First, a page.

5) Because of its underlying pseudo-unitary symmetry pseudo-Hermitian (PT -symmetric) quan-tum mechanics is not a special variant of quaternionic quantum mechanics [25]. One sees thisimmediately from the simplest models with H and Hs as Hamiltonians. Quaternionic structuresare naturally connected with SU(2) symmetries [24, 25] and Hs, whereas the pseudo-Hermitianmodel with Hamiltonian H has invariants which are related to SU(1, 1) symmetry transforma-tions. Additionally, we note that SU(2) is a compact group whereas SU(1, 1) is a non-compactone.

6) Because of dim(H±) = 1 < ∞ for the considered 2 × 2 matrix model, this Krein space is aso-called Pontryagin space [11].

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U. Gunther, F. Stefani, and G. Gerbeth

For non-degenerate eigenvalues E the diagonalization is done as

H = SDS−1, D =(e0 − ε 0

0 e0 + ε

), S =

( −f + ε

b∗γ1

−f − ε

b∗γ2

γ1 γ2

),

ε := ∆1/2, γ1,2 ∈ C.(34)

The complex constants γ1,2 are still arbitrary and we can fix them by requiringthat the diagonalization preserves the pseudo-Hermitian structure, i.e., that thereexists an involution matrix η so that

D = ηD†η. (35)

From the subtitution chain

H = µH†µ =⇒ SDS−1 = µ(S−1

)†D†S†µ

=⇒ D = S−1µ(S−1

)†D†S†µS (36)

and relation (35) one identifies

η = S†µS = S−1µ(S−1

)†= µ−1 = µ† (37)

so thatµ = SS†µSS†, η = S†SηS†S. (38)

From the latter equations one concludes that |det(S)|2 = 1. Explicit calculations7)show that one can set det(S) = 1 and that S is in general neither unitary, S† = S−1,nor pseudo-unitary. Complementary information can be gained from the explicitstructure of the matrix D. It holds

∆ > 0 : =⇒ ε = ∆1/2 > 0, D =(e0 − ε 0

0 e0 + ε

)= D† , (39)

∆ < 0 : =⇒ ε = i|ε|, D =(e0 − i|ε| 0

0 e0 + i|ε|

),

D† =(e0 + i|ε| 0

0 e0 − i|ε|

) (40)

and one obtains from (35) and the explicit form of S in (34) (by appropriatelytuning the constants γ1,2) that

∆ > 0 : f > 0 : η =(−1 00 1

), (41)

f < 0 : η =(

1 00 −1

), (42)

∆ < 0 : η =(

0 11 0

). (43)

7) See footnote 1.

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The MHD α2-dynamo . . .

We see that smooth changes of the starting µ-pseudo-Hermitian matrix H lead toqualitative “switchings” (discontinuities in the mapping µ → η which correspond torotations in the space of 2×2 involution matrices η− — see Eq. (33)) in the pseudo-Hermitian structure of the diagonal matrix D. These “switchings” occur when thesystem intersects critical surfaces in the parameter space: (1) the surface f = 0and (2) the degeneration double cone ∆ = 0. In the latter case, the “switching”in the pseudo-Hermiticity matrices corresponds to a “switching” from a Hermitiandiagonal matrix D = D† for ∆ > 0 to a complex-valued diagonal matrix D = D†

for ∆ < 0. A “switching” occurs also in the properties of the eigenvectors of thediagonal matrix D. Choosing these eigenvectors in the simplest form as

D|±〉 = (e0 ± ε) |±〉, |+〉 =(

01

), |−〉 =

(10

),

〈±|±〉 = 1, 〈+| = (0, 1), 〈−| = (1, 0), (44)

one finds for the Krein space inner products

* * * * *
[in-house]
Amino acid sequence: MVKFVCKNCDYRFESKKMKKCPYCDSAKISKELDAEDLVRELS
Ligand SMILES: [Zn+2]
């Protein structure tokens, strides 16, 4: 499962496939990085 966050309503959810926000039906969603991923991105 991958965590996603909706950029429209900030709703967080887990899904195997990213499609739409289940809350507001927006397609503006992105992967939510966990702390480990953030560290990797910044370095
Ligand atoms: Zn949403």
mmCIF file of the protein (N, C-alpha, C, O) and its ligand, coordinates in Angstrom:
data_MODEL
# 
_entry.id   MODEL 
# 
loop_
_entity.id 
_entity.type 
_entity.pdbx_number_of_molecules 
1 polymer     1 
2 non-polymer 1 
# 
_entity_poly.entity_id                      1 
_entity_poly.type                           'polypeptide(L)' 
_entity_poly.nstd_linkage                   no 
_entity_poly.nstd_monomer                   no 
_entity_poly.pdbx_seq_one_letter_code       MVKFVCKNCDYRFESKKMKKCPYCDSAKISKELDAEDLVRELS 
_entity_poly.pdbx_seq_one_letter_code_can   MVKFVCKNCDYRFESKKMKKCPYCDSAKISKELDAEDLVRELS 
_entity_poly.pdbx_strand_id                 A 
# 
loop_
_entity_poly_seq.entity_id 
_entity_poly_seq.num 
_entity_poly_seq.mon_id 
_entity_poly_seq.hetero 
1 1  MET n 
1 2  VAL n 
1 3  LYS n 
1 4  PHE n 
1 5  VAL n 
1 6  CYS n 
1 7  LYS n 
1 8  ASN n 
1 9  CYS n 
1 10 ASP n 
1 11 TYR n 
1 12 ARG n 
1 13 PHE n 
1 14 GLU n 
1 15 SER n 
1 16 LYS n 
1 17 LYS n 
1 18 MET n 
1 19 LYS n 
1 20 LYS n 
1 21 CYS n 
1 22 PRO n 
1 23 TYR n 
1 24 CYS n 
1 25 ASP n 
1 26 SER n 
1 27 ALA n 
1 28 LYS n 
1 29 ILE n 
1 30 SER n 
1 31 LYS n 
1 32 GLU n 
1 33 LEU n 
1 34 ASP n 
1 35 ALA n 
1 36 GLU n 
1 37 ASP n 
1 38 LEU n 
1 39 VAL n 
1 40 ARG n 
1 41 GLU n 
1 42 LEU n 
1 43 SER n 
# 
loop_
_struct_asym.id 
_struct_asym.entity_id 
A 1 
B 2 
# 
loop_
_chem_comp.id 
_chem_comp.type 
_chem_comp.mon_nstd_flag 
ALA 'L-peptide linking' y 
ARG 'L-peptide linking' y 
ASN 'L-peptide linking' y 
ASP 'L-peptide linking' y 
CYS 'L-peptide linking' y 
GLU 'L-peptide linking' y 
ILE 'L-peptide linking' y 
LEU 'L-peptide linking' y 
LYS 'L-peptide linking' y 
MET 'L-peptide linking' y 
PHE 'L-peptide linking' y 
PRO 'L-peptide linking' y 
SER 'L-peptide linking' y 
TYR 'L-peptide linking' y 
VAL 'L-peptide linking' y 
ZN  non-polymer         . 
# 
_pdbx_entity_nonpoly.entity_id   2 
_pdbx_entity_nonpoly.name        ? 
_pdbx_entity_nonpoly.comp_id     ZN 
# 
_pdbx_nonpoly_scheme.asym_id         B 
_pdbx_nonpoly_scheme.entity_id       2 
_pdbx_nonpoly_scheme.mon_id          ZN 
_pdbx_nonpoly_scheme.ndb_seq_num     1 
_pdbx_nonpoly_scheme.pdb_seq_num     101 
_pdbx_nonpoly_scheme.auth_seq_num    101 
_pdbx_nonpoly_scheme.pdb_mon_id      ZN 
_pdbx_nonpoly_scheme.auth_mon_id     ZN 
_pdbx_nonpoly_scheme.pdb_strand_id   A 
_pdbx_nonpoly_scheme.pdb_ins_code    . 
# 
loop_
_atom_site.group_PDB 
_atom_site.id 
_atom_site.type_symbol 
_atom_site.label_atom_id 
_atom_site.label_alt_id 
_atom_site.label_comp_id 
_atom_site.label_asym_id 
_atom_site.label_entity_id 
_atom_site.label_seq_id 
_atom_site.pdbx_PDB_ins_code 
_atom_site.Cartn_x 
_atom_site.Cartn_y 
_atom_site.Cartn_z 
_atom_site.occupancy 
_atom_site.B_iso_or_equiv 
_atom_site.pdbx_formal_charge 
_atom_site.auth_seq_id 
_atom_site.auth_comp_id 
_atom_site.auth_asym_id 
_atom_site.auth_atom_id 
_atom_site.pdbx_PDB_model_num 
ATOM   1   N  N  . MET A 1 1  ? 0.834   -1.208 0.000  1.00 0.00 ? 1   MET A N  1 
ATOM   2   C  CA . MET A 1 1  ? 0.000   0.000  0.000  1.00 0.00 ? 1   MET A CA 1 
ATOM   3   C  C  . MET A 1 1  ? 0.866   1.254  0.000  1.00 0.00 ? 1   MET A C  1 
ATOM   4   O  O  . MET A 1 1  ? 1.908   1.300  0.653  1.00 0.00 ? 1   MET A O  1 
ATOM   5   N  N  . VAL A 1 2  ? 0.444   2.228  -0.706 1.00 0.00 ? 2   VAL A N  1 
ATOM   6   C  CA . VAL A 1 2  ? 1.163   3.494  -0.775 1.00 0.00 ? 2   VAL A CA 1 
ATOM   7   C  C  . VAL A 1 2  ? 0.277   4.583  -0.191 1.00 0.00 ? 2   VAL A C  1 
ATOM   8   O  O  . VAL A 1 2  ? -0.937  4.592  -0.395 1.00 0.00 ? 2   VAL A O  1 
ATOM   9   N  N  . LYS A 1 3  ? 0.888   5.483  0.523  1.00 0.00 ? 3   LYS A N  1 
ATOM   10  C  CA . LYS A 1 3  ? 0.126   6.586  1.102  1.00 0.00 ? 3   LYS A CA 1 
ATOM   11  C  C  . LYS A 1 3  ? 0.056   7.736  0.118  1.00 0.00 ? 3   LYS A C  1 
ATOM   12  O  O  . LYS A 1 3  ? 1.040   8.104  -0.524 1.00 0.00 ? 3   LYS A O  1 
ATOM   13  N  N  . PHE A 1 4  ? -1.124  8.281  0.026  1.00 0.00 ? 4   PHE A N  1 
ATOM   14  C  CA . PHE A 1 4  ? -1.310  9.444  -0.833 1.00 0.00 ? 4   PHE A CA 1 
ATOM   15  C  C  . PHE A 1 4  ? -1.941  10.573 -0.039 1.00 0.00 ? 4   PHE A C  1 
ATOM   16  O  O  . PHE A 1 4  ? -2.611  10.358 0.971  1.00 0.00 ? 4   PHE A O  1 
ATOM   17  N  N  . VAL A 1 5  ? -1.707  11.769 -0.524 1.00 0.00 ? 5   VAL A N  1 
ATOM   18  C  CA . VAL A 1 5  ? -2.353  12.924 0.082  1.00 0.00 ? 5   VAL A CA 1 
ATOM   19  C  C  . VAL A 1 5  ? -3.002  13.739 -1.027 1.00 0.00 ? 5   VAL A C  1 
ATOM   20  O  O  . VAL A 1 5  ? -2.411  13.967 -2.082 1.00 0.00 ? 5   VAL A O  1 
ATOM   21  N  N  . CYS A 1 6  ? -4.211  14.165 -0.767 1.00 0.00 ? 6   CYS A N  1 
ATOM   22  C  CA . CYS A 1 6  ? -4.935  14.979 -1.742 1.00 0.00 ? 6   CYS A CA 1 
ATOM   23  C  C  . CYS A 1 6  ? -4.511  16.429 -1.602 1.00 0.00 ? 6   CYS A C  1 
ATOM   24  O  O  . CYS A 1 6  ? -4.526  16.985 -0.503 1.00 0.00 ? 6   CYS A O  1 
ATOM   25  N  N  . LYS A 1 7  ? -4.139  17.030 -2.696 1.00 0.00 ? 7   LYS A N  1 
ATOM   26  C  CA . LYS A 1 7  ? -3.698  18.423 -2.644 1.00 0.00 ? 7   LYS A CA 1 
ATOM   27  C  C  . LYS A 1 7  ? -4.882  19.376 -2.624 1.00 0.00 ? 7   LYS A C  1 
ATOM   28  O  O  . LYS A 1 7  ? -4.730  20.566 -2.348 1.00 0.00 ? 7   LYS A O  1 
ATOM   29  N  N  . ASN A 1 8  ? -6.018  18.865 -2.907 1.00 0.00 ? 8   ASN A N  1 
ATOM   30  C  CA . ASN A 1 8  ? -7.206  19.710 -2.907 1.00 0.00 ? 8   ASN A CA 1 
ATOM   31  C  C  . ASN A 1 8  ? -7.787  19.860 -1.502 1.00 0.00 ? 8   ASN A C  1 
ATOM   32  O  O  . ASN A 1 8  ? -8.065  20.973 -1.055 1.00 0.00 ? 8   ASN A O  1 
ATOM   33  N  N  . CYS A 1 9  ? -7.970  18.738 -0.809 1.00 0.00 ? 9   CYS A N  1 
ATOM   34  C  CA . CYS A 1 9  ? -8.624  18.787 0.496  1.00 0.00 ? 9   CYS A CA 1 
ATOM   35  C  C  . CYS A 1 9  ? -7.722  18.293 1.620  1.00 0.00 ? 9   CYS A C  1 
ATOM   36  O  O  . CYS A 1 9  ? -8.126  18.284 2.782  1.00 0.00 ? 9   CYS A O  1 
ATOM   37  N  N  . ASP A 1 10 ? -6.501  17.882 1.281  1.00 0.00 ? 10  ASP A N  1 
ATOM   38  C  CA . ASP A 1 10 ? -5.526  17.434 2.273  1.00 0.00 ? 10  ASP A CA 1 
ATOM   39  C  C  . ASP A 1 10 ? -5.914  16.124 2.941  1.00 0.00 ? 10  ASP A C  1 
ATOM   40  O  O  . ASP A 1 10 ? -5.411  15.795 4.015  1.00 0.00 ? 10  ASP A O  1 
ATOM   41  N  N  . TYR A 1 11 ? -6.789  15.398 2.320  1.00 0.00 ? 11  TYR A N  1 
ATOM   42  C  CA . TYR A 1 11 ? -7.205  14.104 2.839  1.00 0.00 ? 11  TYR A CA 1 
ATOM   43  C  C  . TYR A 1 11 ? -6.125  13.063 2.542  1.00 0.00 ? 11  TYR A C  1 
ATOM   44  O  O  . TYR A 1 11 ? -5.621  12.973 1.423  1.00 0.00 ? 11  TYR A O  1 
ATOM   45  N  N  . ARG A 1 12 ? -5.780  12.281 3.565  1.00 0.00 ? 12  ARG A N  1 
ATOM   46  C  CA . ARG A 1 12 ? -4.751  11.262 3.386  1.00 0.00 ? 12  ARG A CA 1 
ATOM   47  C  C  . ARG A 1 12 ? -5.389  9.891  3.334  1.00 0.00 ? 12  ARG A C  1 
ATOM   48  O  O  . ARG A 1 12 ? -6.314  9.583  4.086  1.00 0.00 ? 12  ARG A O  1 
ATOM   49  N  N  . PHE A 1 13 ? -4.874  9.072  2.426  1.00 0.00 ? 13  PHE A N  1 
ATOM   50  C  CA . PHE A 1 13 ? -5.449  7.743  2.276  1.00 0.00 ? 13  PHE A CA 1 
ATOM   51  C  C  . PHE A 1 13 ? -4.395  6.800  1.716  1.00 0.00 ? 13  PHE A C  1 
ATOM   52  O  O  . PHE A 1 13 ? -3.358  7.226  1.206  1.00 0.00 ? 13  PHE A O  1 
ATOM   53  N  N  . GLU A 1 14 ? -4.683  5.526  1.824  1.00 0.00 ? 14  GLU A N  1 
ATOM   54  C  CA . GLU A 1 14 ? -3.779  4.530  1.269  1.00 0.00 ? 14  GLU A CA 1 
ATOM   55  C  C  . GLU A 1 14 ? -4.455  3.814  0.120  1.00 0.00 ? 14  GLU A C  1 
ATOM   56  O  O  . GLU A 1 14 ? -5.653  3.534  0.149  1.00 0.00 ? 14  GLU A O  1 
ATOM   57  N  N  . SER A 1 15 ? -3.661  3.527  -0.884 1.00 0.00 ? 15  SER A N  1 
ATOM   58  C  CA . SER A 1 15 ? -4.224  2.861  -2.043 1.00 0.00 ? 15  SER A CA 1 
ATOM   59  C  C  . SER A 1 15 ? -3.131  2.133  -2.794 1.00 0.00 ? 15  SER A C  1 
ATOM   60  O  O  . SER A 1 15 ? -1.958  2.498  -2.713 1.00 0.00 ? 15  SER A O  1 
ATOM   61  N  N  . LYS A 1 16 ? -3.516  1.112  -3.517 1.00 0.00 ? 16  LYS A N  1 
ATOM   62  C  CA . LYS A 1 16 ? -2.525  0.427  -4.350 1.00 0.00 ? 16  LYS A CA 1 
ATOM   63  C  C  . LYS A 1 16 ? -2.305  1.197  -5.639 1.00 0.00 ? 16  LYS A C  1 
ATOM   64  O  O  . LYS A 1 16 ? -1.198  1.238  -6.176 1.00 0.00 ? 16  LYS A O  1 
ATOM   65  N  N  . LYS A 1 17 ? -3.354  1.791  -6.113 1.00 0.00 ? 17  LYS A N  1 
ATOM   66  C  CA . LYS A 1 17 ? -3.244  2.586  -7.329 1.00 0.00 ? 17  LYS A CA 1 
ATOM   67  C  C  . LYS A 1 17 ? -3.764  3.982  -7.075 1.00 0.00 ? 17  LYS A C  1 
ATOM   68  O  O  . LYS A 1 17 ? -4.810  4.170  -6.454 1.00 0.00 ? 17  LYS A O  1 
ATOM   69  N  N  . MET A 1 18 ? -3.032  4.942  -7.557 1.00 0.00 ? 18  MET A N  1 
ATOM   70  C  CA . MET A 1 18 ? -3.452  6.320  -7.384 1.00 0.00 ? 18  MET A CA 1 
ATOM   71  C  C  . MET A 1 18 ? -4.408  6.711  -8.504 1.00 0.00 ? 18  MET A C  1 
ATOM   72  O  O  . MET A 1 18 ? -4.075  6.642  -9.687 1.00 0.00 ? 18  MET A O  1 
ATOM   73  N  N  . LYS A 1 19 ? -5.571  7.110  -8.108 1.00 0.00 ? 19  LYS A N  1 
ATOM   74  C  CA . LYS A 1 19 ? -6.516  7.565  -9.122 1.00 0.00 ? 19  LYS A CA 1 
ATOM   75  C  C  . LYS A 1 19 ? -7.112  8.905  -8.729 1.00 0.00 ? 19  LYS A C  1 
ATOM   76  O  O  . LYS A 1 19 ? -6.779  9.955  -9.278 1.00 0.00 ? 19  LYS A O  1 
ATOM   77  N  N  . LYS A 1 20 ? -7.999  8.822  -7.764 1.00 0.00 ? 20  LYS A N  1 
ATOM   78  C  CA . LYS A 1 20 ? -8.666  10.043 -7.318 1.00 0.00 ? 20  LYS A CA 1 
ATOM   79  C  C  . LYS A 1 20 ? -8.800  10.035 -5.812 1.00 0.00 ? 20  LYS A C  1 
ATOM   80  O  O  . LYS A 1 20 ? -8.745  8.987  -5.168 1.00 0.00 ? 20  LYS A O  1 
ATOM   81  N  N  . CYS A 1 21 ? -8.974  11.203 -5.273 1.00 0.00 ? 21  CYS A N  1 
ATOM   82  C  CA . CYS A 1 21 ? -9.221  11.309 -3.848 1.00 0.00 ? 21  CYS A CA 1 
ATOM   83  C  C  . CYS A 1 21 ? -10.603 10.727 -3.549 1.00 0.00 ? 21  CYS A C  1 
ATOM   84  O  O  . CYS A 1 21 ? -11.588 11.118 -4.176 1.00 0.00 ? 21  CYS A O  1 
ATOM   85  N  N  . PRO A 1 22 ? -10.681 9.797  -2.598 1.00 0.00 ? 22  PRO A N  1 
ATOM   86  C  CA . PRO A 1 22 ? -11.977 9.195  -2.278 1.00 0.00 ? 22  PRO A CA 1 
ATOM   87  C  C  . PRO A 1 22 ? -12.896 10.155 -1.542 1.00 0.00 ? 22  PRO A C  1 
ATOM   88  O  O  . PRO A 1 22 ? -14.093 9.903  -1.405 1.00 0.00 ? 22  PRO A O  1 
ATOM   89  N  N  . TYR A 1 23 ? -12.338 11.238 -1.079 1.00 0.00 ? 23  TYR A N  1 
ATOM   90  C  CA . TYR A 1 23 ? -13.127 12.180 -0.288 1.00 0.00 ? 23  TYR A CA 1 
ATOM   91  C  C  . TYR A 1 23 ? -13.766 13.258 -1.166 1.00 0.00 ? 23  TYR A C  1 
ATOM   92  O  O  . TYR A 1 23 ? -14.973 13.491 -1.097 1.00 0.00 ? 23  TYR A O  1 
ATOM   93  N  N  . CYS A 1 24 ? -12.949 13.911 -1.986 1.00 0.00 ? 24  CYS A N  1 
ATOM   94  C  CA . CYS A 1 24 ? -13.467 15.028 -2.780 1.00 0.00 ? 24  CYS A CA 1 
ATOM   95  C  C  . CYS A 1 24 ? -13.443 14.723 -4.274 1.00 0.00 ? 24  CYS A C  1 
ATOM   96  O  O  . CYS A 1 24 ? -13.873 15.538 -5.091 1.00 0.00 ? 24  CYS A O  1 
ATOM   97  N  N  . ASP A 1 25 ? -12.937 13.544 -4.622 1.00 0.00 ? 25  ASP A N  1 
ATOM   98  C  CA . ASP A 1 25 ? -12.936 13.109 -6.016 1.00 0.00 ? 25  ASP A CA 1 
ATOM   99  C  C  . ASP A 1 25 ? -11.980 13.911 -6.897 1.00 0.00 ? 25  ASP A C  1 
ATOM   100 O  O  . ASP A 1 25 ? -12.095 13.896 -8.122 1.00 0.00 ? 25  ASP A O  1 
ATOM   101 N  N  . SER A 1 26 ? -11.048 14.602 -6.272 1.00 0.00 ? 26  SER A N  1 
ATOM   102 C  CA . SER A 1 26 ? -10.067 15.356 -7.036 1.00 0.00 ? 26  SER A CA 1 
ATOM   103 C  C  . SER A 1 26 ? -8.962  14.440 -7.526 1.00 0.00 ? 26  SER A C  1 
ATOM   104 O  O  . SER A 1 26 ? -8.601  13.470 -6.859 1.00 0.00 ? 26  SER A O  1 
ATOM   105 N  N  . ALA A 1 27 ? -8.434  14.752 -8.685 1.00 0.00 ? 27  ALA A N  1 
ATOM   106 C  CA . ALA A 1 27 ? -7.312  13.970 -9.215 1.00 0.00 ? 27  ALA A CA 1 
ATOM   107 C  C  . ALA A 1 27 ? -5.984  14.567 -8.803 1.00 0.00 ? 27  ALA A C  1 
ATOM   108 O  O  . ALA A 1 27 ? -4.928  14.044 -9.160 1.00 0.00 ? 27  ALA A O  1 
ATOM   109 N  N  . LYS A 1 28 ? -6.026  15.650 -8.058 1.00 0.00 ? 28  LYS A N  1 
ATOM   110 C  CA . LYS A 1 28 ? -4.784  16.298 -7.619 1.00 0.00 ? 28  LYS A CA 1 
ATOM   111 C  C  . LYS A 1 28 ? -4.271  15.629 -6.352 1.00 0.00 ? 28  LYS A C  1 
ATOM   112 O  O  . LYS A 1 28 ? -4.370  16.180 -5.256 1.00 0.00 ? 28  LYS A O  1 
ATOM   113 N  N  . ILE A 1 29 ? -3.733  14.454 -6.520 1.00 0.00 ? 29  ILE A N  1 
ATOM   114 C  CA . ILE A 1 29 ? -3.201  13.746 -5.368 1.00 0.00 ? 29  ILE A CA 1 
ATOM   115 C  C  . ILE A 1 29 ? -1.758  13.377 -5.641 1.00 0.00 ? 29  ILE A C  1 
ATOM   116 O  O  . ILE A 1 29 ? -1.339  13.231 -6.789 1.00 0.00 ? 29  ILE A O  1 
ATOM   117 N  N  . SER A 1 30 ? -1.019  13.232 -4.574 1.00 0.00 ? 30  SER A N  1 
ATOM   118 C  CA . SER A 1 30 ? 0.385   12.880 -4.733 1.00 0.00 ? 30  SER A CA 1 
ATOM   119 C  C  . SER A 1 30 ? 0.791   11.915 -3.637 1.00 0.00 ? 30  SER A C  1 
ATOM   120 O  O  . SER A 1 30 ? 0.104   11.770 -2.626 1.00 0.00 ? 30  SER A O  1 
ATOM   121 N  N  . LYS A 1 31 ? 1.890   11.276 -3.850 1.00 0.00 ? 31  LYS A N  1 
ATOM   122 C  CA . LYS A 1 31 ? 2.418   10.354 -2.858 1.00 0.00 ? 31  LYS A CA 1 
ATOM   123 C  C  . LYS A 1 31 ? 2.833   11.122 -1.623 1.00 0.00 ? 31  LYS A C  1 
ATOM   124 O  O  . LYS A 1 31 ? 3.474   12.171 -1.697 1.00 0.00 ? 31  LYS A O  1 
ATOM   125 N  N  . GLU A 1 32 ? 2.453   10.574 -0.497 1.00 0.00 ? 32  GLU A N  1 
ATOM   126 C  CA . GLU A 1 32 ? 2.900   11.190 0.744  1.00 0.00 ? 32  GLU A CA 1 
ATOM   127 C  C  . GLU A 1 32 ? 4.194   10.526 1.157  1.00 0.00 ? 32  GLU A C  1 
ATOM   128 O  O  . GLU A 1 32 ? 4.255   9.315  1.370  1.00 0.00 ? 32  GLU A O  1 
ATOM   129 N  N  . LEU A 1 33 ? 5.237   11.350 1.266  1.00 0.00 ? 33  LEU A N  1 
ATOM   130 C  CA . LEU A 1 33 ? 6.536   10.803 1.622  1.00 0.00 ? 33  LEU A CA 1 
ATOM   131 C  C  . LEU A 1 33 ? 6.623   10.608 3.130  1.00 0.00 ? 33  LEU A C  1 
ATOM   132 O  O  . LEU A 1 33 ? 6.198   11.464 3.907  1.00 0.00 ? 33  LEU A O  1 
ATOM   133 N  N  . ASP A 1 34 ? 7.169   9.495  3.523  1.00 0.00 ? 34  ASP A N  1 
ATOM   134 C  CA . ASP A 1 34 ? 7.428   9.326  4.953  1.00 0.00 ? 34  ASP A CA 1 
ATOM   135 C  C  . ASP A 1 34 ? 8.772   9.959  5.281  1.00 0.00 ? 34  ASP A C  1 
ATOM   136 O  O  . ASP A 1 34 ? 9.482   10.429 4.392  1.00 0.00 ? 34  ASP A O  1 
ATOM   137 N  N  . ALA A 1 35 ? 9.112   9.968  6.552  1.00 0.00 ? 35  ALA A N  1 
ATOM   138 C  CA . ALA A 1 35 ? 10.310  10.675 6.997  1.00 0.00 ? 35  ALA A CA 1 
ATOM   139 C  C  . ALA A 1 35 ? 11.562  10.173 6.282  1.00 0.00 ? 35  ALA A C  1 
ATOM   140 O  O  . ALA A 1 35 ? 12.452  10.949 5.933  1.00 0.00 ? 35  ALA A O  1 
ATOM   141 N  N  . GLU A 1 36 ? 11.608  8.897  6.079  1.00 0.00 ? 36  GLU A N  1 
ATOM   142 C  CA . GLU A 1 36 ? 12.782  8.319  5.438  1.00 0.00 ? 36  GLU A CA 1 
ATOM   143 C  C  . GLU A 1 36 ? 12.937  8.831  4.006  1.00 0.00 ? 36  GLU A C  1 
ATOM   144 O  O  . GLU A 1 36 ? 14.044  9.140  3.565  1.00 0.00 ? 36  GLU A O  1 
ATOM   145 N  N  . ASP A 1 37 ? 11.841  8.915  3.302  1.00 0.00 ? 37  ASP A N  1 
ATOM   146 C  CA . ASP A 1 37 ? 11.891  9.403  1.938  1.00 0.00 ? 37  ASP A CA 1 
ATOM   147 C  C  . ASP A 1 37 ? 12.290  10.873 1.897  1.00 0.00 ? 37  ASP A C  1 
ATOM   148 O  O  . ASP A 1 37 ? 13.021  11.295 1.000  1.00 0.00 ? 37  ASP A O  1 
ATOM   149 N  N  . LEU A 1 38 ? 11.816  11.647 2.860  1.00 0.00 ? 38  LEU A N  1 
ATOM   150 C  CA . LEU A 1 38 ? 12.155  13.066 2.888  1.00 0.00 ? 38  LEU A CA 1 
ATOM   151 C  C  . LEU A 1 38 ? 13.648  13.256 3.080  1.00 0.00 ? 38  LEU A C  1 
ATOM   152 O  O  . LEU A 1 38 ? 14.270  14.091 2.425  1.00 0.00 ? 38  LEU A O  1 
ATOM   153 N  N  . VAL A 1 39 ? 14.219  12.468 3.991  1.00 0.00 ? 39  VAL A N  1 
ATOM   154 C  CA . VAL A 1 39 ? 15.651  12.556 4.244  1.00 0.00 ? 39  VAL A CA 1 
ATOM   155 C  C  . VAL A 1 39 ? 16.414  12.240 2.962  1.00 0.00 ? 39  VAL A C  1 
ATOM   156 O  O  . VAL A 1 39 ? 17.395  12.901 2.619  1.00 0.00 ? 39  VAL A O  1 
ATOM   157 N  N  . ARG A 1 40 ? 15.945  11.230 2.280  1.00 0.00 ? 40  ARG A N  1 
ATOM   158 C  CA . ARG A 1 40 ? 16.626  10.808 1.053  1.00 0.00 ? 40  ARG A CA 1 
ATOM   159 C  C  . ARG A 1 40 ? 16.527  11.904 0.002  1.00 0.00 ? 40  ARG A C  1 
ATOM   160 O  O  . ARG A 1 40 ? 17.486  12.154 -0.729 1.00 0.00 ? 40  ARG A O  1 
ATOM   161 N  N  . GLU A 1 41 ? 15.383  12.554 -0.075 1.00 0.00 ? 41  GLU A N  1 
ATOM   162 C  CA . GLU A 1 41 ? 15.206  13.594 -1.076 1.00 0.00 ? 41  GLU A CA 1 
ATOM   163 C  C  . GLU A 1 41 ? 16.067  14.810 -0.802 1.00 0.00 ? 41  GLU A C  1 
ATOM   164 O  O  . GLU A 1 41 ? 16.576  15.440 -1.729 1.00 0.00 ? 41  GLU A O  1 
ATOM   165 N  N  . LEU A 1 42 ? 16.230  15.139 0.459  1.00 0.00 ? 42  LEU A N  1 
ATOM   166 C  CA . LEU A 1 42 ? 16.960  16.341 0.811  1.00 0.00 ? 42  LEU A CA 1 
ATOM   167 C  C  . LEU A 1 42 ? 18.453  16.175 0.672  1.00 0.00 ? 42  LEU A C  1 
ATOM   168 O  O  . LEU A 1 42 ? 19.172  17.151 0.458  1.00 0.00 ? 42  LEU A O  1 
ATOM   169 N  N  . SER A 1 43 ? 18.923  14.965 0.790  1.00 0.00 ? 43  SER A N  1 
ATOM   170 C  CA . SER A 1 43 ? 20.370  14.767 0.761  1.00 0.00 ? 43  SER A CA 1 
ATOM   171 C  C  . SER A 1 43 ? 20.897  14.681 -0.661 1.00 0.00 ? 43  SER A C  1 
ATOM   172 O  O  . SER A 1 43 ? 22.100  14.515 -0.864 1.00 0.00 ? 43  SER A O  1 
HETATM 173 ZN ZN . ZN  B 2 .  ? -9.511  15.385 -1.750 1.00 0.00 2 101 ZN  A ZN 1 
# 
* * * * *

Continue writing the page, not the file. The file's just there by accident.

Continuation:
∆ > 0 : [±,±]η = ±sign(f), [±,∓]η = 0 , (45)∆ < 0 : [±,±]η = 0, [±,∓]η = 1. (46)

This means that the eigenvectors |±〉 are of positive or negative type for real-valuedeigenvalues, ∆ > 0, and of isotropic type for pair-wise complex conjugate eigenval-ues, ∆ < 0. We explicitly reproduced a basic result of Krein space theory which isdiscussed in [20] and which is also implicitly present, e.g., in Refs. [14, 17, 18].

3 Exceptional points

From the structure of S in (34) one sees that in the degeneration limit ε → 0the determinant det(S) vanishes, det(S) → 0, S becomes singular and the diago-nalization (34) breaks down. Instead the matrix D turns into a Jordan block. Forε = 0, f2 = |b|2 = 0, f = ±|b|, a = d± 2|b| one finds the explicit relation

H = SDS−1, D =(E 10 E

), S =

(∓|b|b∗

1b∗

1 0

), E = d± |b|. (47)

Additionally, one observes8) that only |−〉 survives as an (geometric) eigenvectorof D, whereas |+〉 is now an associated vector (algebraic eigenvector)

(D −EI)|−〉 = 0, (D −EI)|+〉 = |−〉, (D −EI)2|+〉 = 0. (48)

Hence, the degenerate eigenvalues on the double cone have algebraic multiplicitytwo and geometric multiplicity one. The degeneracy is a branching point degeneracy

8) The existence of a Jordan block structure with a single geometric eigenvector is a genericfeature of systems at level-crossing points and was observed for an 1D pseudo-Hermitian Hamil-tonian, e.g., in [26].

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U. Gunther, F. Stefani, and G. Gerbeth

[27] — a double cone of exceptional points of branching type [28] in the sense ofKato [29].

A singularity of higher order occurs at the center of the double cone, i.e., in thediabolic point [30] at the origin f = |b| = 0 of the parameter space M (f, b1, b2).There the transformation matrix S in (47) becomes singular and instead of theJordan block (47) the matrix H has the form

H =(E 00 E

), E = a = d. (49)

This is the same type of co-dimension three degeneracy as in the case of the spinmatrix Hs — with two (geometric) eigenvectors, i.e., the algebraic and the geometricmultiplicity of this eigenvalue coincide and equal two.

The question of whether nontrivial holonomy (geometric phases [23]) and chiral-ity properties of eigenfunctions [31] in the vicinity of level-crossing points can playa role in the dynamics of unstable magnetic field configurations with field reversals[2] remains as one of the interesting open issues.

We thank the Professors M.V. Berry, W.D. Heiss, H. Langer, C. Tretter, and M. Znojil

for useful comments at different stages of the work. U.G. acknowledges support from DFG

grant GE 682/12-2.